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Einstein was wrong. Einstein asserted there is no spooky action between or within quantum particles even though they are arbitrarily large wave functions. Measurements succeeded in proving that spooky action occurs within the wave of a single particle.

Graphene technology used to desalinate water

Given that less than 1 percent of the water on the planet is drinkable, a process to remove minerals, like salt, from water could help to alleviate many problems for the global community.

Super-strong ‘uncuttable’ graphene nanofibers developed

By manipulating the electromechanical properties of nanofibers, so that they stretch some seven times their natural length, scientists have created a material that is stronger and tougher than Kevlar.

Square snowflakes? Easy with graphene

Scientists, investigating the properties of ice, have managed to form a perfect square snowflake with the help of graphene, the carbon-based material.

How were Neanderthals different? New remains give pointers

A review of remains, originally recovered from a leading Neanderthal archaeological site in France over 40 years ago, highlights the differences between Neanderthals and humans.

New Alzheimer's drug stops disease, reverses damage to brain

A new Alzheimer's drug has performed so well in initial trials that the company developing it is planning a new phase of study with a 1,000 strong test group. The drug not only stops the advance of Alzheimer's — it reverses the damage done.

Fund launched to fight global resistant infections

A new global campaign has been launched called the Fleming Fund, with the aim of harnessing resources to tackle the growing problem of antibiotic resistant pathogenic bacteria.

Graphene light bulb headed for shops, cuts energy use by 10%

The first commercially viable consumer product to be built from graphene is to go on sale before the end of the year. The dimmable light bulb will use 10% less energy than other bulbs but will last longer because of graphene's increased conductivity.

Dark energy quest aided by new 'candle' measuring cosmic distance

Dark energy can be better pinned down the better we understand the speed of the cosmic acceleration it causes. Identifying a new Type Ia supernovae "candle" among young stars emitting ultra violet pins down that speed better.

Europe's first non-beating heart transplant deemed a success

Surgeons have successfully performed Europe's first transplant using a non-beating heart. Donor hearts usually come from people who are brain-stem dead, but have hearts that are still beating.

How to swallow without a tongue?

How do animals without tongues swallow? With one species - mudskippers - scientists have shown that these creatures use mouthfuls of water, like land-based amphibians use their fleshy tongues, to catch and swallow their prey.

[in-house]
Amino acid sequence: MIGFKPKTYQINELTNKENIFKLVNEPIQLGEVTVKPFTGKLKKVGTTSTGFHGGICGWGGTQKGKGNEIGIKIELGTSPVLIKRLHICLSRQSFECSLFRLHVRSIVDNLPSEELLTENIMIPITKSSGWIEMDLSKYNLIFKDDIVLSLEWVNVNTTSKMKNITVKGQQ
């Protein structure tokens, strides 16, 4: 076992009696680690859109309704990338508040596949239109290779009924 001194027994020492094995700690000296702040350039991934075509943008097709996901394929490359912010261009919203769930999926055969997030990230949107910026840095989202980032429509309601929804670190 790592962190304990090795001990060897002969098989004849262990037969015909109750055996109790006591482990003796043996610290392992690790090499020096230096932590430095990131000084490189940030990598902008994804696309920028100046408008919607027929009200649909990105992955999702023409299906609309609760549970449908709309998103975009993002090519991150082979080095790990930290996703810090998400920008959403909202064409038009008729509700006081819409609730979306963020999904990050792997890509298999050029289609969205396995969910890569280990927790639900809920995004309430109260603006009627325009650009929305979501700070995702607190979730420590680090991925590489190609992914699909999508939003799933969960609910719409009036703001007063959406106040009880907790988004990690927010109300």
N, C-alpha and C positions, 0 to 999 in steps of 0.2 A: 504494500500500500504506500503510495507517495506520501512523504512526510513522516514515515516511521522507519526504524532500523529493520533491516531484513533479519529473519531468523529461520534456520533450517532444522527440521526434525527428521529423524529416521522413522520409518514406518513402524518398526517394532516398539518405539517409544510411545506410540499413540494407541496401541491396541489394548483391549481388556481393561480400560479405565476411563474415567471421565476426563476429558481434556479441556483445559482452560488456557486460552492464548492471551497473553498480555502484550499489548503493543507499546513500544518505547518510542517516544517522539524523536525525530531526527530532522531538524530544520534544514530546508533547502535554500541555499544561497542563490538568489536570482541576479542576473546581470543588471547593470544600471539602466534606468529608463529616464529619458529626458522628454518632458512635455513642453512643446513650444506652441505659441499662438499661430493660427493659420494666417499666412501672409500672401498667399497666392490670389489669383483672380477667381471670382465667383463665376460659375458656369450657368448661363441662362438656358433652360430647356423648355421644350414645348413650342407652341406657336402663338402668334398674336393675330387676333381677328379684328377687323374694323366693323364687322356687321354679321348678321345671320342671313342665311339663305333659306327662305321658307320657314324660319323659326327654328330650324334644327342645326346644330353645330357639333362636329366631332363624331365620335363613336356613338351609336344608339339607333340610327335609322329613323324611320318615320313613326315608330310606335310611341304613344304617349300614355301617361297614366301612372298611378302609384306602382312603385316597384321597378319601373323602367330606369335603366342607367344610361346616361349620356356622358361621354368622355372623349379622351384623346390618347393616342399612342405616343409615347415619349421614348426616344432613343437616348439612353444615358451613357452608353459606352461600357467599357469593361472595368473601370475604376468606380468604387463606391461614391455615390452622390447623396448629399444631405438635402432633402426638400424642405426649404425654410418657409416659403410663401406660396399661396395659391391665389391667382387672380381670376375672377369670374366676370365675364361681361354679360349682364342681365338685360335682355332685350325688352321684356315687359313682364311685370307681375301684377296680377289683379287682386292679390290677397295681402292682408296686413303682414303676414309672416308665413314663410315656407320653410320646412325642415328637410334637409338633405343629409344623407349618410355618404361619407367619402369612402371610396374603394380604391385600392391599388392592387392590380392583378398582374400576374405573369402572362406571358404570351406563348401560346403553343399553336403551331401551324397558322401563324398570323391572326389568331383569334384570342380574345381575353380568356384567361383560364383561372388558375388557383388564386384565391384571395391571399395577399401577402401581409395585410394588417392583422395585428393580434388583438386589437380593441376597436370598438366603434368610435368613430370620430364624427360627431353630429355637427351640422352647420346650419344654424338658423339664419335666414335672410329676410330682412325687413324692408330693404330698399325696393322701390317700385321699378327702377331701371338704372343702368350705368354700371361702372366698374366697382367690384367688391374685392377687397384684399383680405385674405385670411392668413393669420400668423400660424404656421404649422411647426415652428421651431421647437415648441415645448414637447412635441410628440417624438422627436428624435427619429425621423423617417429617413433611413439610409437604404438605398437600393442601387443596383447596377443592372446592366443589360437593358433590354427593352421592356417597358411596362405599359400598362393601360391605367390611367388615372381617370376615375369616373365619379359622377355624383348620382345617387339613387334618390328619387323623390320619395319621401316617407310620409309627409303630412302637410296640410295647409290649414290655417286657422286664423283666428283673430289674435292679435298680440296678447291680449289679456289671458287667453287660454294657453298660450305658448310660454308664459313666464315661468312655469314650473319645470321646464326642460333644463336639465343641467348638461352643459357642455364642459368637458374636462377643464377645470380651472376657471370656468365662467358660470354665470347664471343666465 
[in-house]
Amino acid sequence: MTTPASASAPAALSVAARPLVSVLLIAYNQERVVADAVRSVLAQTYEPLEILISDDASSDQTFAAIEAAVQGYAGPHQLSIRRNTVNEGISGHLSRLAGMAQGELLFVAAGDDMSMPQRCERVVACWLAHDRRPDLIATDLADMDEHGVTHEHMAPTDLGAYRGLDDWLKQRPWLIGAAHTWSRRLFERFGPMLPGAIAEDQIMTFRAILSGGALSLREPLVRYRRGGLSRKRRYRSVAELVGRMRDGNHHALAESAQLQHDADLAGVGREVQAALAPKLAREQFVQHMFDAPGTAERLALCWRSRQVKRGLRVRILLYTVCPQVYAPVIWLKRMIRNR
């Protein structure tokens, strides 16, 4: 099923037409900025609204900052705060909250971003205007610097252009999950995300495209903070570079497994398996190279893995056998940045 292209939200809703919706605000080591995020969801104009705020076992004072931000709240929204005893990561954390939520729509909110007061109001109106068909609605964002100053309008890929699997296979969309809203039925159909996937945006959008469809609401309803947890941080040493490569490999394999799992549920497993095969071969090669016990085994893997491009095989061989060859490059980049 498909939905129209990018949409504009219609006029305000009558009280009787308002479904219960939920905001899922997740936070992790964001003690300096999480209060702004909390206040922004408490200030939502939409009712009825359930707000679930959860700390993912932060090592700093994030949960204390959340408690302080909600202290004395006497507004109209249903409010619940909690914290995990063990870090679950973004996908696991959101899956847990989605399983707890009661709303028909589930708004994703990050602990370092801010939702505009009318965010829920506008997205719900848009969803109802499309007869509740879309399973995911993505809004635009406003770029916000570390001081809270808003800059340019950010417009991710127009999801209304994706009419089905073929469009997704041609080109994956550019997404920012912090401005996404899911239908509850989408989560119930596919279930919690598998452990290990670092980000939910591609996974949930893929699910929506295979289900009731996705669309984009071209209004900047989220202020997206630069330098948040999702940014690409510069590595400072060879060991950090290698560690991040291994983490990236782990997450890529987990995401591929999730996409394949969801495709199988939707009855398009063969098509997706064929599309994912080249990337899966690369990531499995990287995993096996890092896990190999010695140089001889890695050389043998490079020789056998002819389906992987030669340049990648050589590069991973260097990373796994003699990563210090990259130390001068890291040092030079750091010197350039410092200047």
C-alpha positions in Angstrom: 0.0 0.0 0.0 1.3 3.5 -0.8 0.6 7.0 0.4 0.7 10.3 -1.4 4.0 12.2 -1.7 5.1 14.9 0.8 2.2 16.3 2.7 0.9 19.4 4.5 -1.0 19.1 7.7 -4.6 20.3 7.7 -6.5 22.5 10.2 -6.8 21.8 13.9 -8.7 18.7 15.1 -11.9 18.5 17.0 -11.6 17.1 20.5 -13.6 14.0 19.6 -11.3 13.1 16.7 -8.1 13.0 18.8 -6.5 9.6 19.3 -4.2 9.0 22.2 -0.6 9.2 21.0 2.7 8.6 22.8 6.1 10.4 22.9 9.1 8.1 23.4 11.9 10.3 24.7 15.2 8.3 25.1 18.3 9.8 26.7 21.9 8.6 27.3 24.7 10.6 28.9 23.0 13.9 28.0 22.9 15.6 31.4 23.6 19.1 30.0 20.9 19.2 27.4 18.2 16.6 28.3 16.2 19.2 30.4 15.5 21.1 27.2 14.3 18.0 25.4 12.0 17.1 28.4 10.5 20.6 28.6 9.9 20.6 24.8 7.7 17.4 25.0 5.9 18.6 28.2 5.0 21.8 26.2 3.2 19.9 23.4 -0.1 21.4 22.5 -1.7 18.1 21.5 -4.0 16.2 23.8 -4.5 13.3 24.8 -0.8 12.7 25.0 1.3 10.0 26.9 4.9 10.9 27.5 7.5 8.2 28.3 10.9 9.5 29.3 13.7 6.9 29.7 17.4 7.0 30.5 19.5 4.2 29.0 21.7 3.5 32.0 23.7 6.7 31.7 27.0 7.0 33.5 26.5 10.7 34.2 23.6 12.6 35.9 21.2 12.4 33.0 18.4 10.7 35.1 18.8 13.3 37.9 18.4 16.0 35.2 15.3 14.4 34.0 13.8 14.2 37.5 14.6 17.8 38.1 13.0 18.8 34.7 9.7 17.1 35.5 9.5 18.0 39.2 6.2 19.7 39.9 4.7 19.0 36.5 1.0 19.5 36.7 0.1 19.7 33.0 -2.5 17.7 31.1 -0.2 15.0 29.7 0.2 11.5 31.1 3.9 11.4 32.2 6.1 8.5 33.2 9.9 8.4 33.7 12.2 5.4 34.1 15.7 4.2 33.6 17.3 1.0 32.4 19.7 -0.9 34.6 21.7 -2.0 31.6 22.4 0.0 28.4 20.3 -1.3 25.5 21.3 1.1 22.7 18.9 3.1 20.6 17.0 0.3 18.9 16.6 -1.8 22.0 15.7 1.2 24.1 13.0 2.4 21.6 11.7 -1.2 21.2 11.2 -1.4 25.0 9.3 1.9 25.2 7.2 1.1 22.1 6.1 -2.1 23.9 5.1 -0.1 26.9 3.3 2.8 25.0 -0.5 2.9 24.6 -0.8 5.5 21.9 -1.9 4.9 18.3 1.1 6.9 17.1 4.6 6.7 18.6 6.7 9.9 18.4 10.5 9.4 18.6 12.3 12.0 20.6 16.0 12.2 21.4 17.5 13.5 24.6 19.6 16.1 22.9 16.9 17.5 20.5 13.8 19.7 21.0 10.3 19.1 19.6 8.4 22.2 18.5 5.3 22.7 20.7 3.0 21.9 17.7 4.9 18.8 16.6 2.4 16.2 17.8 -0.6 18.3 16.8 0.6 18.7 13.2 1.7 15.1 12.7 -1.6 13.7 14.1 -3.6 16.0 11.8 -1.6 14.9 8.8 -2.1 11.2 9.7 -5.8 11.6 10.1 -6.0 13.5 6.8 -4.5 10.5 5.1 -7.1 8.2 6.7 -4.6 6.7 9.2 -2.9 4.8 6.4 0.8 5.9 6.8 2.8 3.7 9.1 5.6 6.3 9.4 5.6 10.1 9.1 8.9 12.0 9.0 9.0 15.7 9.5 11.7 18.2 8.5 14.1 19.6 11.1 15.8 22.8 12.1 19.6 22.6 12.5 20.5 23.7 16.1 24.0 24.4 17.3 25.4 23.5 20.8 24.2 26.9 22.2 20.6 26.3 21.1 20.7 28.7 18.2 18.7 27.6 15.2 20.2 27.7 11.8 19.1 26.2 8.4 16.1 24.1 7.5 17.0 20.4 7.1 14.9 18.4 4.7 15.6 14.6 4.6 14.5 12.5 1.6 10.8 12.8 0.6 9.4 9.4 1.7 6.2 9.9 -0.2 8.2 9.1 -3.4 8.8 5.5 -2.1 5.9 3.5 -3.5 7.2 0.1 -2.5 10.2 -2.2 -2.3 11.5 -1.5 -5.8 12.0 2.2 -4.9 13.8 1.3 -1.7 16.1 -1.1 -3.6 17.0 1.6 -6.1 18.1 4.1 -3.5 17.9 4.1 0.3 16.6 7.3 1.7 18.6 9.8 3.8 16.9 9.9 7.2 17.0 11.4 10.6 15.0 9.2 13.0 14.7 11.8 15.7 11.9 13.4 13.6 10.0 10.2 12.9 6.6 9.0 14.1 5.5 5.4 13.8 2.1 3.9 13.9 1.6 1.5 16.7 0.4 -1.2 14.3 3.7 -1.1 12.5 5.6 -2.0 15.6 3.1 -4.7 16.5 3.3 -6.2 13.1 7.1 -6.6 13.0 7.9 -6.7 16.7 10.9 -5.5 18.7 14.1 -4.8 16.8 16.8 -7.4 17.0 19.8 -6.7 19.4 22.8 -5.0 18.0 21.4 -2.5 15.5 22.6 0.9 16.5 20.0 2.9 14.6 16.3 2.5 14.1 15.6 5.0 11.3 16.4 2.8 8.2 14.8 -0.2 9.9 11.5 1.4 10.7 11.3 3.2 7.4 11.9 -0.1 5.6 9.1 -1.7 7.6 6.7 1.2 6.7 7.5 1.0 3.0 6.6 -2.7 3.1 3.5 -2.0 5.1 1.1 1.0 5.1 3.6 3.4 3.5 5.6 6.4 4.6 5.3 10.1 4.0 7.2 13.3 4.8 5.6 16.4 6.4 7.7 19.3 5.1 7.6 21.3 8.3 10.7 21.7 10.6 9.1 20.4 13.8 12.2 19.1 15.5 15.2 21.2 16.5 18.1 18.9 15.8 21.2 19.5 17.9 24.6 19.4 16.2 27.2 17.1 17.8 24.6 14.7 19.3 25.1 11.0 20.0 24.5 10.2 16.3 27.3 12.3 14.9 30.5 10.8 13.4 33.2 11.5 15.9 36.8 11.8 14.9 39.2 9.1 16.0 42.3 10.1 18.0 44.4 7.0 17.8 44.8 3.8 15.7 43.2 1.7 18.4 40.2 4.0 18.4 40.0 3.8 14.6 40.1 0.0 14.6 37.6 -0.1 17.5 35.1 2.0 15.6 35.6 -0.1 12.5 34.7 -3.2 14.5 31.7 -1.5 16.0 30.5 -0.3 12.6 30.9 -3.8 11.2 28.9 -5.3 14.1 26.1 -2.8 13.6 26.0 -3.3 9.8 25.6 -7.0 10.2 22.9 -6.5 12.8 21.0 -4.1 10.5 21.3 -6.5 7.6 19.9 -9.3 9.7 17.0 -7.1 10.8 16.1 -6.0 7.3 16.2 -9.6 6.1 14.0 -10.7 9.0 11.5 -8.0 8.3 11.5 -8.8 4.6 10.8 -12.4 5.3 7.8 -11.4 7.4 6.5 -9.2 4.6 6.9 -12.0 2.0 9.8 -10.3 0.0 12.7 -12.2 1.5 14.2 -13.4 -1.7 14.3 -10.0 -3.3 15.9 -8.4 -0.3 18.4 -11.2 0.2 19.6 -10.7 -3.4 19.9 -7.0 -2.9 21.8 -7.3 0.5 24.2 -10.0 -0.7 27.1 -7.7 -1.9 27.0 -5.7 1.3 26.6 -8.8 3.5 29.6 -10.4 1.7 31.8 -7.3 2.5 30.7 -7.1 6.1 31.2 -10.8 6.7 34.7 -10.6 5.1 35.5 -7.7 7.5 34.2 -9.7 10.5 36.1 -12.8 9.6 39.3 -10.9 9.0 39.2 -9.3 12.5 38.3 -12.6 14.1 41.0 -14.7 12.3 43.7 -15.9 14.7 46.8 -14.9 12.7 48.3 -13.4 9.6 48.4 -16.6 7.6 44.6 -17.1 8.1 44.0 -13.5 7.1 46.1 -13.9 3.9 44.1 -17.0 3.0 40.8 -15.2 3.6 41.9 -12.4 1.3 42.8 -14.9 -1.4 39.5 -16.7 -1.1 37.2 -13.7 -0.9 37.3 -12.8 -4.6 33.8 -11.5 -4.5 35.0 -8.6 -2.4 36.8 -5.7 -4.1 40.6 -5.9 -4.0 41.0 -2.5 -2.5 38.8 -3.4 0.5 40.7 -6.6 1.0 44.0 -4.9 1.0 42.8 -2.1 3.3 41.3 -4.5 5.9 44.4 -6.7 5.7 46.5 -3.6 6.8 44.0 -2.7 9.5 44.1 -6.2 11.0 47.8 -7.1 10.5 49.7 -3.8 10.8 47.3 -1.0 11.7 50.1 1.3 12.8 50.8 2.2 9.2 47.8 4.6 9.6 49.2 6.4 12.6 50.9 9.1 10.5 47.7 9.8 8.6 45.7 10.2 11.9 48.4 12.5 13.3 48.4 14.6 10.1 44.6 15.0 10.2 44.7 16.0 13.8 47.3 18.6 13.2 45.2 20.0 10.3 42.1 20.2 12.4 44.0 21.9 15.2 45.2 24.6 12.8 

Water tunnels lead to 5,000-year-old underground city in Turkey

A construction project in Cappadocia, Turkey, already famous for its underground cities, cave churches and strange chimney houses, has unearthed what may be the largest hiding place ever found in the region.

Soil microbes influence grape and wine quality

Researchers have studied the microbial composition of a wine grapevine. The examination unearthed the fact that the microbes found in grapes, on leaves and flowers are derived from the microbes found in the plant's roots.

Malaria cells produce odors that attract mosquitoes

Malaria causing parasites produce chemical compounds that give off odors. These odors attract mosquitoes to come and bite an infected animal, thereby ensuring the cycle of infection continues.

Dark matter is a fluid — Its particles aren't particles at all

The mystery of dark matter just got more mysterious. The latest research into the effects on dark matter of galaxy collisions, suggests that it may not be made up of particles, but is, instead, a fluid-like substance.

Scientists solve the puzzle of 'Darwin's strangest animals'

When Charles Darwin sailed the HMS Beagle to South America in the 1830's, he discovered fossils of bizarre mammals that defied classification and scientists have never been able to figure out where these creatures fit in the mammalian family tree.

Scientists successfully 'delete' HIV virus from human DNA

Over the decades, HIV has remained elusive, meaning a cure couldn't be found. A wizard at installing its genome into human DNA, it is impossible for our immune system to get rid of it.

Universe on edge of collapse, at least on cosmological time scale

Astronomers believe the universe is on the edge of "imminent" detruction, at least when viewed on a cosmological time scale.

Tiny bio-robots used to fight assess humidity

Scientists have developed an electromechanical device (a type of humidity sensor) placed on top of a bacterial spore. This nanobot is a form of robotic germ and it could play role in assessing food storage conditions.

NASA announces next steps on its ARM mission for Journey to Mars

On Wednesday, NASA announced additional details for future human expeditions into deep space, which will include going to Mars. The mission is ARM, or Asteroid Redirect Mission, which will test new astronaut capabilities by the mid-2020s.

Life on Mars? Curiosity Rover finds biologically useful nitrogen

NASA scientists using instrumentation on board NASA’s Mars Curiosity Rover have discovered nitrogen on the Martian surface for the first time.